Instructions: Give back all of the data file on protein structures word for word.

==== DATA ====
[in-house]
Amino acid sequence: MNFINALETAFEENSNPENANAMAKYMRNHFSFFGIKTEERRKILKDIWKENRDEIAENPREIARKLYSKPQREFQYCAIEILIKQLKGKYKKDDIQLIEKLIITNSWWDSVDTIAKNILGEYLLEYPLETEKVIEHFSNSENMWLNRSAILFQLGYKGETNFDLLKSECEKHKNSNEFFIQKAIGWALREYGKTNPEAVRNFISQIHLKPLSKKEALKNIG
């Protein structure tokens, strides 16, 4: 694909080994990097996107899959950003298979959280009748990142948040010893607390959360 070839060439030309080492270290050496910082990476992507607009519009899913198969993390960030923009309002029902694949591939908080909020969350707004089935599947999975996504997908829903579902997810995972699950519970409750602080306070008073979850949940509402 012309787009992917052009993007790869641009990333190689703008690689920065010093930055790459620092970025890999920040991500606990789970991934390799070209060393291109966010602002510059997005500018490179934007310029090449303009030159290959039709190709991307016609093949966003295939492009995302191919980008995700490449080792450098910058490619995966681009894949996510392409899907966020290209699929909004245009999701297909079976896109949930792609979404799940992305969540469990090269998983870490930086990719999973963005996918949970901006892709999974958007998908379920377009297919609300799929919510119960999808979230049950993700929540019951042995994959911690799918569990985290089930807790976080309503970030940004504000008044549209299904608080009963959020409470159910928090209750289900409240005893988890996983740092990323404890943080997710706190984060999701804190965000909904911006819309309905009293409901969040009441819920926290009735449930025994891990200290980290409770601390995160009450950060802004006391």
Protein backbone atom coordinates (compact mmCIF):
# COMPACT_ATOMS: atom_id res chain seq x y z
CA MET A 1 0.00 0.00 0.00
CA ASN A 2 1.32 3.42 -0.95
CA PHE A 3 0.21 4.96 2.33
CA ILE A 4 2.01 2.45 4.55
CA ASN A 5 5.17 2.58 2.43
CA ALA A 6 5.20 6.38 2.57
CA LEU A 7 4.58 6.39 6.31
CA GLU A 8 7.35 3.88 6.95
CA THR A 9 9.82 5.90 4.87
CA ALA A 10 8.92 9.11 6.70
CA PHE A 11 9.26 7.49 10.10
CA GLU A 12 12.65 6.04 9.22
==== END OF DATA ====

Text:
[in-house]
Amino acid sequence: MNFINALETAFEENSNPENANAMAKYMRNHFSFFGIKTEERRKILKDIWKENRDEIAENPREIARKLYSKPQREFQYCAIEILIKQLKGKYKKDDIQLIEKLIITNSWWDSVDTIAKNILGEYLLEYPLETEKVIEHFSNSENMWLNRSAILFQLGYKGETNFDLLKSECEKHKNSNEFFIQKAIGWALREYGKTNPEAVRNFISQIHLKPLSKKEALKNIG
């Protein structure tokens, strides 16, 4: 694909080994990097996107899959950003298979959280009748990142948040010893607390959360 070839060439030309080492270290050496910082990476992507607009519009899913198969993390960030923009309002029902694949591939908080909020969350707004089935599947999975996504997908829903579902997810995972699950519970409750602080306070008073979850949940509402 012309787009992917052009993007790869641009990333190689703008690689920065010093930055790459620092970025890999920040991500606990789970991934390799070209060393291109966010602002510059997005500018490179934007310029090449303009030159290959039709190709991307016609093949966003295939492009995302191919980008995700490449080792450098910058490619995966681009894949996510392409899907966020290209699929909004245009999701297909079976896109949930792609979404799940992305969540469990090269998983870490930086990719999973963005996918949970901006892709999974958007998908379920377009297919609300799929919510119960999808979230049950993700929540019951042995994959911690799918569990985290089930807790976080309503970030940004504000008044549209299904608080009963959020409470159910928090209750289900409240005893988890996983740092990323404890943080997710706190984060999701804190965000909904911006819309309905009293409901969040009441819920926290009735449930025994891990200290980290409770601390995160009450950060802004006391």
Protein backbone atom coordinates (compact mmCIF):
# COMPACT_ATOMS: atom_id res chain seq x y z
CA MET A 1 0.00 0.00 0.00
CA ASN A 2 1.32 3.42 -0.95
CA PHE A 3 0.21 4.96 2.33
CA ILE A 4 2.01 2.45 4.55
CA ASN A 5 5.17 2.58 2.43
CA ALA A 6 5.20 6.38 2.57
CA LEU A 7 4.58 6.39 6.31
CA GLU A 8 7.35 3.88 6.95
CA THR A 9 9.82 5.90 4.87
CA ALA A 10 8.92 9.11 6.70
CA PHE A 11 9.26 7.49 10.10
CA GLU A 12 12.65 6.04 9.22